Wanda begins to prove herself by helping the group, saving someone who tried to kill her, and falling in love with one of the human guys. So the whole thing is about learning to love and accept the “Other.” From fearing them as hostile to seeing they are just like us capable of the same loves and fears and goodness as well as badness. But the moral problem comes when they realize that to release the aliens from humans, they can’t seem to keep either alive in the process. So how do they free Melanie? Are they any different from Wanda’s colonial race by slaughtering her people? It’s a good moral dilemma that carries interest despite the otherwise lame drama.
The whole thing looked pretty low budget with cheesy TV action. I’ve seen better TV action actually. And there were a lot of goofy holes that made me cringe. Like the humans putting on sunglasses at night to hide their pupils after they have been pulled over – like they’re not going to be told to take them immediately off. And then there’s the fact the Melanie does not want to tell the humans that she is inside with the alien still. You see, they believe that the old person is totally gone and taken over. But they aren’t. Then why the HECK would she not want to tell them that she is inside still? Especially if they might kill her because they believe she is not there anymore!!! Argh. Obviously to keep the plot going or there would be no moral or dramatic tension. And then there is the kissing. Obviously written by a woman because it is through the kiss that the inner Melanie is brought out. When she kisses her old boyfriend, she gets angry for him kissing the body that is in control of by someone else. Oh, it’s all a bit too silly. But kinda cute. Chicks will like it.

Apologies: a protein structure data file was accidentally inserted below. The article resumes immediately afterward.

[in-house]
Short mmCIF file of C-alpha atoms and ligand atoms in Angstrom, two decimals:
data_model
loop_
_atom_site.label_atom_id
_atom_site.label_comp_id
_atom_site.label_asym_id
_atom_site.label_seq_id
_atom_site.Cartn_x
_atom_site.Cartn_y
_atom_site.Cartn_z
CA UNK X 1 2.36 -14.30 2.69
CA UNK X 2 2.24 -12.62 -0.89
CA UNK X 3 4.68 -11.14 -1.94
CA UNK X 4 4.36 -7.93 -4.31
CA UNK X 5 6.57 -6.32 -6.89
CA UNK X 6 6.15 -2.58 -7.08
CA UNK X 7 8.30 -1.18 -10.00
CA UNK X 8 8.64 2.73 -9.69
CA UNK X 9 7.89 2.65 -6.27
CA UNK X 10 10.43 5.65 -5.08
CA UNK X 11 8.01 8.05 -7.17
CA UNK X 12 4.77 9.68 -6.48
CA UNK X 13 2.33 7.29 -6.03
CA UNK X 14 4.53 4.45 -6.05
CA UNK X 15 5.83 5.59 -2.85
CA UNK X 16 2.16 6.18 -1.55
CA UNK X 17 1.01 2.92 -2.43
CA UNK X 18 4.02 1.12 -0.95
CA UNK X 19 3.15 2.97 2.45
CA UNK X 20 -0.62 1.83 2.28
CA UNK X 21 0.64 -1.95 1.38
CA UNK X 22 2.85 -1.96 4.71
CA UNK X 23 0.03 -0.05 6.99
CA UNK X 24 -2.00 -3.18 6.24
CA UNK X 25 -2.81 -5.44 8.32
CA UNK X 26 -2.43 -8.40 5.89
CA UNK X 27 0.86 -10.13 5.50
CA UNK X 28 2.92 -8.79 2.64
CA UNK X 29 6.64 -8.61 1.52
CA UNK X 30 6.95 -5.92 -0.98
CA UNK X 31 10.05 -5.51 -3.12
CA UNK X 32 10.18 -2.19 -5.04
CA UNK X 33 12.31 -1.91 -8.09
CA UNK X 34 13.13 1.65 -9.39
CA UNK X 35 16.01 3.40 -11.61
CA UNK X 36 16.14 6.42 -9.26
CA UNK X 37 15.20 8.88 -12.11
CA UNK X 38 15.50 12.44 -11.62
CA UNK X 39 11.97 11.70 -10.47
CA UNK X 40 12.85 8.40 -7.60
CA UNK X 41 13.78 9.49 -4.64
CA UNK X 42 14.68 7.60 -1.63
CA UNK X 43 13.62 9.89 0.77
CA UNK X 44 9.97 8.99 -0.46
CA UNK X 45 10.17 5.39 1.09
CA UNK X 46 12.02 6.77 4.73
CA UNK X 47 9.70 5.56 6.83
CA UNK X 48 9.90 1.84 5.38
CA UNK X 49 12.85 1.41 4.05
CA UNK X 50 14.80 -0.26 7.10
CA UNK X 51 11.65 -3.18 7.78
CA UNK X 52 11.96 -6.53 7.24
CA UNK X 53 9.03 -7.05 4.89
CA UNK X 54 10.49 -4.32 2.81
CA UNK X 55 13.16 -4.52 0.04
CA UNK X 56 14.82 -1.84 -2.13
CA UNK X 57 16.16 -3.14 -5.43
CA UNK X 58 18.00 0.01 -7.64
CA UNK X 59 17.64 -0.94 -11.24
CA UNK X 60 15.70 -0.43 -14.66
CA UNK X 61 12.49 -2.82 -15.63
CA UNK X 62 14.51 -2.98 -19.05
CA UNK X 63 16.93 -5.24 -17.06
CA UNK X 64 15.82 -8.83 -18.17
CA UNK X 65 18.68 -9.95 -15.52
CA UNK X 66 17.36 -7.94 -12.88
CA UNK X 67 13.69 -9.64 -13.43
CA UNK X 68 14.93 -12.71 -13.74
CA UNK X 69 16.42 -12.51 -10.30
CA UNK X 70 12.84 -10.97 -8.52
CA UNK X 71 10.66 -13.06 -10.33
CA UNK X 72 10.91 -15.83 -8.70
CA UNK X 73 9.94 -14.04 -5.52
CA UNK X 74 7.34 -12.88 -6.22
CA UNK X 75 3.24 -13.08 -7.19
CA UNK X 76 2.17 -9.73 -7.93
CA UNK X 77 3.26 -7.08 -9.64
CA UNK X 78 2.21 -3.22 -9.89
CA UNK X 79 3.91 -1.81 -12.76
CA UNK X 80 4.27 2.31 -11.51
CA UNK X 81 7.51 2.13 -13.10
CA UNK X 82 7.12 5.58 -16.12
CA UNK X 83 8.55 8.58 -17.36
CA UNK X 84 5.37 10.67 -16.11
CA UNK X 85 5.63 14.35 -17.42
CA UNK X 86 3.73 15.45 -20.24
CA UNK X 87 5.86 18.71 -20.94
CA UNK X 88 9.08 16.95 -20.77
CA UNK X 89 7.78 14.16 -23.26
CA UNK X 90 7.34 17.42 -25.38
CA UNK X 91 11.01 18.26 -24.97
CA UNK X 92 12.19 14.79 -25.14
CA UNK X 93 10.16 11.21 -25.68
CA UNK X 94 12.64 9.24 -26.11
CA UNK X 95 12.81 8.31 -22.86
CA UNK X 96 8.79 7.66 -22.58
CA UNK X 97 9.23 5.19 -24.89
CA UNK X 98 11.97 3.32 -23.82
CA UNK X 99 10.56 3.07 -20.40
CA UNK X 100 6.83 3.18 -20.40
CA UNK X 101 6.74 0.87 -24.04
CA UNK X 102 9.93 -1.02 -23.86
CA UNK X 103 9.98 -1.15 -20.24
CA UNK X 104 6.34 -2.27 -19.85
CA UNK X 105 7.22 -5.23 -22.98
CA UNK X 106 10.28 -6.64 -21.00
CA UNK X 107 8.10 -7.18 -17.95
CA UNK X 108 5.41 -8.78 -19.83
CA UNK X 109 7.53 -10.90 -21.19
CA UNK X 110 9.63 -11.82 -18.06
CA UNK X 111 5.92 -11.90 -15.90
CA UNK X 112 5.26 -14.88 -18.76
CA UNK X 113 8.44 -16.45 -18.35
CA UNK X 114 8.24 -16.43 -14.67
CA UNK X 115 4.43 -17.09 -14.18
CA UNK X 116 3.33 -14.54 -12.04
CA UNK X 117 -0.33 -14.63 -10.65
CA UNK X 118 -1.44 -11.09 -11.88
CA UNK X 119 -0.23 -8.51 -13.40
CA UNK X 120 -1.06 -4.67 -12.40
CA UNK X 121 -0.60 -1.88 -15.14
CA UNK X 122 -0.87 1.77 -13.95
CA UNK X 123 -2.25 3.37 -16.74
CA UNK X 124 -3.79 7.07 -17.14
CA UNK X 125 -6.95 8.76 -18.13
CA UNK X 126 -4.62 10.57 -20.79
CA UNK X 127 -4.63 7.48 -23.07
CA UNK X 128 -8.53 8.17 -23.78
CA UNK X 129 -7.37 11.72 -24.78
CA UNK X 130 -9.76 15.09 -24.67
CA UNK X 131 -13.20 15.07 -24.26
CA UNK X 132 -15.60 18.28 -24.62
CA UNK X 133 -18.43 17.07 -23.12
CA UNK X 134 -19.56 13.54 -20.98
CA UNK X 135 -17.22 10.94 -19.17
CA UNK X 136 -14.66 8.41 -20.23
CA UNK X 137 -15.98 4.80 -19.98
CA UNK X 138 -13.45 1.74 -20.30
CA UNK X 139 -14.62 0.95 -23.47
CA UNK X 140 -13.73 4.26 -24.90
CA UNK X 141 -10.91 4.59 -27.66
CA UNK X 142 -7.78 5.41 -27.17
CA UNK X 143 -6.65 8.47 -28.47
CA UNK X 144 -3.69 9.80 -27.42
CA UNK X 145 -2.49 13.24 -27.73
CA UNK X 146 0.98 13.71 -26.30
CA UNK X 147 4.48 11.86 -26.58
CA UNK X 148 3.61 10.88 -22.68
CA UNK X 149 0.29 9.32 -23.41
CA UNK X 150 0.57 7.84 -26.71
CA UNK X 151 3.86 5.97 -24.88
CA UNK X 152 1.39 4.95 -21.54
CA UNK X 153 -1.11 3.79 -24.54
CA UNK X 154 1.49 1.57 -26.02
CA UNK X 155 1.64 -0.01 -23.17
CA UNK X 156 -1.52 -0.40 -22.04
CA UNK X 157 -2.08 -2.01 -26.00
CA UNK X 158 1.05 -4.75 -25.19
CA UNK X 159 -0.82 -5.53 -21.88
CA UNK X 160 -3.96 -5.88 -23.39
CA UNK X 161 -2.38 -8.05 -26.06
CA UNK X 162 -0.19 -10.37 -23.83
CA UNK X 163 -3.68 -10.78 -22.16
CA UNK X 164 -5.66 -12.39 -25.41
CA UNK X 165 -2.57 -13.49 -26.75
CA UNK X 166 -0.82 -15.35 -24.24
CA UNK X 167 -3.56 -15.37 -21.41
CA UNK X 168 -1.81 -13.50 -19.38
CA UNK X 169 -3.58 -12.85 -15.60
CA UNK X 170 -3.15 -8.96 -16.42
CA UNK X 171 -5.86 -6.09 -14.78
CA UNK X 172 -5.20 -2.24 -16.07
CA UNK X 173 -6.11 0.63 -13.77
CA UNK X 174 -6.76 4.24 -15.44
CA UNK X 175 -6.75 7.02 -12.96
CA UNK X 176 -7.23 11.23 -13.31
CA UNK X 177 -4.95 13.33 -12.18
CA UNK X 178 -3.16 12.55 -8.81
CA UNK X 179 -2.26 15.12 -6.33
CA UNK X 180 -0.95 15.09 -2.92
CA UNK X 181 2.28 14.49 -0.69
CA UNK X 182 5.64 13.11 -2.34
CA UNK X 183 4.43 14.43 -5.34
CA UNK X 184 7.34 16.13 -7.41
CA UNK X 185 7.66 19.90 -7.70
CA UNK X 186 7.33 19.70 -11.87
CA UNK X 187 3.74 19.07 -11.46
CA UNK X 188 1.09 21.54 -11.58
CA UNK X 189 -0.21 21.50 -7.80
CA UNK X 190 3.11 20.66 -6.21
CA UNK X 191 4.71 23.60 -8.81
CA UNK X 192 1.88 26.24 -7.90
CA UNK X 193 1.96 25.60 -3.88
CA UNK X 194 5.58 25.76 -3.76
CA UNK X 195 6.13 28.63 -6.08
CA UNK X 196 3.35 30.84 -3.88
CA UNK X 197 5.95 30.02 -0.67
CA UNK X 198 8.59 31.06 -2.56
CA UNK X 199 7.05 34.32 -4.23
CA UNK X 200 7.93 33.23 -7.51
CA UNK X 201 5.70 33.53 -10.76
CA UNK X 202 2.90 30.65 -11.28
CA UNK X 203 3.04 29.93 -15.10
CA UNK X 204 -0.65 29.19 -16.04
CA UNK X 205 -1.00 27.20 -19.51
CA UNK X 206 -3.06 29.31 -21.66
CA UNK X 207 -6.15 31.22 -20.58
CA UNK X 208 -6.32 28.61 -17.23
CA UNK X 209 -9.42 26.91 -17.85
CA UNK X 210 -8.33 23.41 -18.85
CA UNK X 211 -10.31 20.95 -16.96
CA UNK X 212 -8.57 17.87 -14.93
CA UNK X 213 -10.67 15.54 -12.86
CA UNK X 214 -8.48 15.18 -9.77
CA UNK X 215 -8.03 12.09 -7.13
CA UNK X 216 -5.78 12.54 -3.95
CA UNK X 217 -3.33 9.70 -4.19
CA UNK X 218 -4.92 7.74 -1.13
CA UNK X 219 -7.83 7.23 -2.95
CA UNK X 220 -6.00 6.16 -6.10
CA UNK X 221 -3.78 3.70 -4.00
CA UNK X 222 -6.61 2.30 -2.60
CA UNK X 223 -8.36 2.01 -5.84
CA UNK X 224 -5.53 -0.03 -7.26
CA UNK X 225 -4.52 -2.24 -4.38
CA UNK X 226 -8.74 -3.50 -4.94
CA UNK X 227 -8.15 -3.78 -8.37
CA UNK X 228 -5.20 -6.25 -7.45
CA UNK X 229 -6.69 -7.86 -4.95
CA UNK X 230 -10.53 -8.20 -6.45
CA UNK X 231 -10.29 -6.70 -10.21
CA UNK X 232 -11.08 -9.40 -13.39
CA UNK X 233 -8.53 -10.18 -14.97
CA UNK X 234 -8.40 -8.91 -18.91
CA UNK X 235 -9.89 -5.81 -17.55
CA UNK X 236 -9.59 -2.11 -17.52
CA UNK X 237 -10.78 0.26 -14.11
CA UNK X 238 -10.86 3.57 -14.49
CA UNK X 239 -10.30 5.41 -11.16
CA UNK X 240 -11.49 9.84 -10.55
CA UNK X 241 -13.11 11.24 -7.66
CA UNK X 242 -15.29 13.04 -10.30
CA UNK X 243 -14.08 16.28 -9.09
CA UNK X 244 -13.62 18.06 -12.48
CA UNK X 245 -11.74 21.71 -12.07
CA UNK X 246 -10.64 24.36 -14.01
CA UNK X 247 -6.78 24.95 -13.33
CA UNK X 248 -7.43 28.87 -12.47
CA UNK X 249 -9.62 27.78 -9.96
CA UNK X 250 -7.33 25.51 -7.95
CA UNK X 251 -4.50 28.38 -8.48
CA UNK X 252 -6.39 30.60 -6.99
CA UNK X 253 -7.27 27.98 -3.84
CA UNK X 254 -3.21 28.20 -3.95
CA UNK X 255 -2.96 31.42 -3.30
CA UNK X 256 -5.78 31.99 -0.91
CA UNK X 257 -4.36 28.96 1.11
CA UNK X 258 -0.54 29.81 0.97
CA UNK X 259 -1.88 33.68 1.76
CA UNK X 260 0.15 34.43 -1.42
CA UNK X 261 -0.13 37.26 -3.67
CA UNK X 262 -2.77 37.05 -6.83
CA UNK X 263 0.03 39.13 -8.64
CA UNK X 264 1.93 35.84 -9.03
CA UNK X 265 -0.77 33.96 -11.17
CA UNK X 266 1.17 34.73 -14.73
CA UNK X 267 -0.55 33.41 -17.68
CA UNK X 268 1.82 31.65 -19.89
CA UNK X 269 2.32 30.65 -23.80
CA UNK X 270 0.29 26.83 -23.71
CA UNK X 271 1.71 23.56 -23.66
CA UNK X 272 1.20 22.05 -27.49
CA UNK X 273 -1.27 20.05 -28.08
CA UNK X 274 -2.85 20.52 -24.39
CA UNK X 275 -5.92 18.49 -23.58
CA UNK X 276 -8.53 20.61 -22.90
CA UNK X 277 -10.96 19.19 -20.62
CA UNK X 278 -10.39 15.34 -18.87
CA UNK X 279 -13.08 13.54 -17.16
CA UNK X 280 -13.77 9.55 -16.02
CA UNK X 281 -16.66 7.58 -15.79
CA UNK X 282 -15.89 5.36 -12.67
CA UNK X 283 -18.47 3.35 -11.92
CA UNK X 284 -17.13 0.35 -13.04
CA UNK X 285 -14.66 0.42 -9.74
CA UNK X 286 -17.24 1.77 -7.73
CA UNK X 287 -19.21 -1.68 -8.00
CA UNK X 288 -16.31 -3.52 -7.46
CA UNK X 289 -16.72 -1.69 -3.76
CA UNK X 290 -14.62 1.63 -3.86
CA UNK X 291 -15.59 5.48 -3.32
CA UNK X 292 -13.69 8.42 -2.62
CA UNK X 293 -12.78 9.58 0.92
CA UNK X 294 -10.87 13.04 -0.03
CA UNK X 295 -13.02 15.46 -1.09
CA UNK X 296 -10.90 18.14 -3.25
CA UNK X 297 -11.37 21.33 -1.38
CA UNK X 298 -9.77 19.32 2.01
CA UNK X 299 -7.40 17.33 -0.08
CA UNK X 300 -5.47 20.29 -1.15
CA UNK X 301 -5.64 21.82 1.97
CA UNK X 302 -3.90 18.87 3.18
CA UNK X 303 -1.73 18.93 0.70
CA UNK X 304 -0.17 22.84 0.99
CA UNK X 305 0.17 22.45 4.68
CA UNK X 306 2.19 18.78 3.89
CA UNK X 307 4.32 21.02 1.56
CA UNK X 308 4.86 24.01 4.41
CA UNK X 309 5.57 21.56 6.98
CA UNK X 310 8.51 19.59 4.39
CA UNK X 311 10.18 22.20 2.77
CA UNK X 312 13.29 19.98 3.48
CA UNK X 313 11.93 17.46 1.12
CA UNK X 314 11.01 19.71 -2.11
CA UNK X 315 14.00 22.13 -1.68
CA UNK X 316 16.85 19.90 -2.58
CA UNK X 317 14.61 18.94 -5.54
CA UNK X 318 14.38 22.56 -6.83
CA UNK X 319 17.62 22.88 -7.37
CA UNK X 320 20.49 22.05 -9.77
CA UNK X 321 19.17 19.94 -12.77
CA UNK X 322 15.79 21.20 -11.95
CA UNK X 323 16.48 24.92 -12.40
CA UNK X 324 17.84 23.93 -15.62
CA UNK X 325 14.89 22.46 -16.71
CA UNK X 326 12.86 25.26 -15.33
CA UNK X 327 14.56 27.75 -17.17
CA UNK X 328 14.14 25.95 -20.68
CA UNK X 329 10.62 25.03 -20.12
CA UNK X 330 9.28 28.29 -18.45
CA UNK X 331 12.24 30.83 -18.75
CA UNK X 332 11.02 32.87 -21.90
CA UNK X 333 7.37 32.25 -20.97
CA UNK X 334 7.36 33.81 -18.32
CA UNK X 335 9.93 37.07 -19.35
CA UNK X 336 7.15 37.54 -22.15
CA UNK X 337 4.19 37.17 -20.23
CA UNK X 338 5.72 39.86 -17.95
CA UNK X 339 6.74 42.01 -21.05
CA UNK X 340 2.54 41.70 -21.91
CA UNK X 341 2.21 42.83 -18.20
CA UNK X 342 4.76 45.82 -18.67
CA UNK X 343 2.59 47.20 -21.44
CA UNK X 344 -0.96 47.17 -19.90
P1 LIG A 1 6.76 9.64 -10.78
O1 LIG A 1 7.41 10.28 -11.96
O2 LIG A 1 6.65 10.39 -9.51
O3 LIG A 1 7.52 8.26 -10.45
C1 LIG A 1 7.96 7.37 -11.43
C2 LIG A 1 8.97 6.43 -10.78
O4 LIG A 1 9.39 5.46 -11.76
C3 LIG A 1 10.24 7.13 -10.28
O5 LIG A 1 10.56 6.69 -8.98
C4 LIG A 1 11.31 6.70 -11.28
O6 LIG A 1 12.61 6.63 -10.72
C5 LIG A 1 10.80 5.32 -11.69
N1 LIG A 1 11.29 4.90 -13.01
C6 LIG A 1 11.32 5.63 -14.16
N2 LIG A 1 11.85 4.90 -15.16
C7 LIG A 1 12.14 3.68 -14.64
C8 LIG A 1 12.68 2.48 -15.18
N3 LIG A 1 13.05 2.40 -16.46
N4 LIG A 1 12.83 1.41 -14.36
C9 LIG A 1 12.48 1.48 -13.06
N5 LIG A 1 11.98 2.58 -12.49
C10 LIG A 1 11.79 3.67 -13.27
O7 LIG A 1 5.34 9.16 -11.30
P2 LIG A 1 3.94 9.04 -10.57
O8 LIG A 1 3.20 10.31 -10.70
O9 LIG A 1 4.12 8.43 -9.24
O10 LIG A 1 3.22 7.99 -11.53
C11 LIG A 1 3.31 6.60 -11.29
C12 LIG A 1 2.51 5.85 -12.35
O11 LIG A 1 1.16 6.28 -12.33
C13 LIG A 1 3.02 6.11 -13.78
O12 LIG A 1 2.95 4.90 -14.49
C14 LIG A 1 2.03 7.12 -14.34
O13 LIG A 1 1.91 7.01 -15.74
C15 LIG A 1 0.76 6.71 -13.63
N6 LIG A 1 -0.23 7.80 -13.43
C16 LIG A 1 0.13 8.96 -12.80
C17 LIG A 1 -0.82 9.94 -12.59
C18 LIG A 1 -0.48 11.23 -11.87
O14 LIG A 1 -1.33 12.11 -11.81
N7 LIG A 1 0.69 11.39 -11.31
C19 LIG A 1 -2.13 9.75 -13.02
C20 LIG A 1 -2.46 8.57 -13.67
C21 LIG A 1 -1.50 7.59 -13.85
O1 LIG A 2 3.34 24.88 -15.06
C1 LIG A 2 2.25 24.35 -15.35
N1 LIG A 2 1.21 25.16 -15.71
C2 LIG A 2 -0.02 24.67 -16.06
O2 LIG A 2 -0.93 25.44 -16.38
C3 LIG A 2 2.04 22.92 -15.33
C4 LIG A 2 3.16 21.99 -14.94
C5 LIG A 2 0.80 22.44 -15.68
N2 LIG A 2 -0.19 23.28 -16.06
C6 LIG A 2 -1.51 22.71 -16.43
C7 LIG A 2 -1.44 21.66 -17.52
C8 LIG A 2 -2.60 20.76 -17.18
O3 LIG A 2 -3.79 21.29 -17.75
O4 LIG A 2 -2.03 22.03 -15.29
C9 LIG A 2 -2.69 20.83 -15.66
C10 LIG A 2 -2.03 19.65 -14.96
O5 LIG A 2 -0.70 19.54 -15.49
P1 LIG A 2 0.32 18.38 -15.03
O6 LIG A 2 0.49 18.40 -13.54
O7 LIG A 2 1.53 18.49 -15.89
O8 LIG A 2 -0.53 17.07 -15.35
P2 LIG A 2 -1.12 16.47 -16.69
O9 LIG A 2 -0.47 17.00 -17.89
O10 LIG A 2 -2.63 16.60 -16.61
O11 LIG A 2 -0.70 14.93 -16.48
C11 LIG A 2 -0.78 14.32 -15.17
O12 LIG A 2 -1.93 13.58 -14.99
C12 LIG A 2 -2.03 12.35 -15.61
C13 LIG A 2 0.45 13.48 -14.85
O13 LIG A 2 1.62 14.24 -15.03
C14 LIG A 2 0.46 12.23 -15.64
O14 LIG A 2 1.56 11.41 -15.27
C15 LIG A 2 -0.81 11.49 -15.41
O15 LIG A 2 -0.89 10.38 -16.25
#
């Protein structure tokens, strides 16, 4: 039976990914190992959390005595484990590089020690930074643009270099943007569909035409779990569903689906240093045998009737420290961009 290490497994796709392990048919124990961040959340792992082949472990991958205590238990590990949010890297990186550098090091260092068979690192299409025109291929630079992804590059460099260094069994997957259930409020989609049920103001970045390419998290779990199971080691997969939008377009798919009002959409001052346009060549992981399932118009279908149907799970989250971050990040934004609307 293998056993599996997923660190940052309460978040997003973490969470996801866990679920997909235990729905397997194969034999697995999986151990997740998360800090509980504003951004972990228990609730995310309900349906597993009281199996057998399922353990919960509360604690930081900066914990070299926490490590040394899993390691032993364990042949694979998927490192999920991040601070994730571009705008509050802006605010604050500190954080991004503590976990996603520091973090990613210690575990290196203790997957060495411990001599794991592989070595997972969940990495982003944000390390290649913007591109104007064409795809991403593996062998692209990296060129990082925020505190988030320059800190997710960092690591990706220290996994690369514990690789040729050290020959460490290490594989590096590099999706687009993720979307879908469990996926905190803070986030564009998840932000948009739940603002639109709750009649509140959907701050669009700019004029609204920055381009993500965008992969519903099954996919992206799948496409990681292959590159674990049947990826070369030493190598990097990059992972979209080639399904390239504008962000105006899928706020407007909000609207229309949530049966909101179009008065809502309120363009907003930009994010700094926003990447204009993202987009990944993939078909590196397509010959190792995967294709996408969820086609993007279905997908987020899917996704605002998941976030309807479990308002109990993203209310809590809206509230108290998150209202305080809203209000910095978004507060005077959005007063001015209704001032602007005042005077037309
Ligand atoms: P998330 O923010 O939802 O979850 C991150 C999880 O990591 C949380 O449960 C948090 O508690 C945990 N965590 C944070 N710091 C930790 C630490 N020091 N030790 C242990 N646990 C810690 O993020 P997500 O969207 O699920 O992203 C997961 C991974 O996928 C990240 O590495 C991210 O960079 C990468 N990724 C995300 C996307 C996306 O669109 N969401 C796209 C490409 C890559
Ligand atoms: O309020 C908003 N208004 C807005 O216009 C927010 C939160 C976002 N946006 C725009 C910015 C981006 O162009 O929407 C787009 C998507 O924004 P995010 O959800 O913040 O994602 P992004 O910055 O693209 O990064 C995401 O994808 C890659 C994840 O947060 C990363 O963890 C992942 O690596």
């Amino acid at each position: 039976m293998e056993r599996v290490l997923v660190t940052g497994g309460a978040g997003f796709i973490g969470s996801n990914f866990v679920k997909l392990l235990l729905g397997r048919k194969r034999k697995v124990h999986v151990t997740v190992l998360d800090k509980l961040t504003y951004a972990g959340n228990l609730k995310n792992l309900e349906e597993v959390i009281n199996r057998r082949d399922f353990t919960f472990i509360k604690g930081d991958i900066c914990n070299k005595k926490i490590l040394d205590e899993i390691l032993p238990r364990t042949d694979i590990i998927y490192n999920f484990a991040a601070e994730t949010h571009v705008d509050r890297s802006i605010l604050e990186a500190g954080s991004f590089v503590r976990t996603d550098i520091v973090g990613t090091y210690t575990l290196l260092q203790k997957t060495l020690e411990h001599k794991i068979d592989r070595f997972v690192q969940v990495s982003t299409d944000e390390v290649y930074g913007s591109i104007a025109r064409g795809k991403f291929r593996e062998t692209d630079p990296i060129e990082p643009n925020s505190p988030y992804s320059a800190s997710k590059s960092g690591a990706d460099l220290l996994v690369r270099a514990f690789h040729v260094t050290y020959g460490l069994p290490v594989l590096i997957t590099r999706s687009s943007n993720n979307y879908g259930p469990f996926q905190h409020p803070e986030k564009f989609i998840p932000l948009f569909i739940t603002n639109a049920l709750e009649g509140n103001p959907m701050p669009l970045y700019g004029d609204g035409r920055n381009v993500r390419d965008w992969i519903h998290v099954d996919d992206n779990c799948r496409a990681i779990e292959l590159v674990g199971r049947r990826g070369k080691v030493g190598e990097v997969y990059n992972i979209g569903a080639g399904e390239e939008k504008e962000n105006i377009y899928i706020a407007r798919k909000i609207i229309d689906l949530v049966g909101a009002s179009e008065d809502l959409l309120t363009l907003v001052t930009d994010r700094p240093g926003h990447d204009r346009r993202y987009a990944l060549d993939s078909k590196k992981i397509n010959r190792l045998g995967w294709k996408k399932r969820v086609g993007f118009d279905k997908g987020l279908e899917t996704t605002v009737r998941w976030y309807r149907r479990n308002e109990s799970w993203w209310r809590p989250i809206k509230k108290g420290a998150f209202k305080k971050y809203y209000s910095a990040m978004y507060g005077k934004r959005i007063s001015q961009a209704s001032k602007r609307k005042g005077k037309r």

The silliest of all is the liberal mindset at the end when we discover that you cannot remove the alien from the human “by force. It can only be captured by kindness and love.” In other words, if they just coax the little things out, they’ll come out and everyone lives! Oh puhleeze. And then when the evil alien Seeker who has been trying to find the humans becomes violent herself, but is captured, rather than killing her, the good alien says, “There has been too much death. Not death, exile.” So they send her to another planet deep in space – WHERE SHE CAN “VIOLENTLY” TAKE OVER ANOTHER SPECIES OF CREATURE. And it is violence, even if you do it nicely and softly. Because the point is that it is violence against the individual. This is the stupidity of liberal thinking about judicial punishment. Liberals think that if we just treat evil and violent offenders with understanding and “put them away,” in exile of jail, we will fix the problem. But the reality is recidivism, repeat offenders who are simply released to commit their violent crimes on someone else. And that is exactly what this movie was unwittingly affirming is to release evil upon someone else other than “us.” THAT is barbaric cruelty. The barbarism of unintended consequences of liberal thought.
The cure in this story unfortunately is worse than the disease. It perpetuates the very violence it seeks to decry by not fighting evil with force.
One comment on “The Host: Socialism Kills the Individual Spirit”
Hi Brian, I’ve written an essay on individualism vs. collectivism based on Invasion of the Body Snatchers. http://christopherjohnlindsay.wordpress.com/2014/03/12/invasion-of-the-body-snatchers/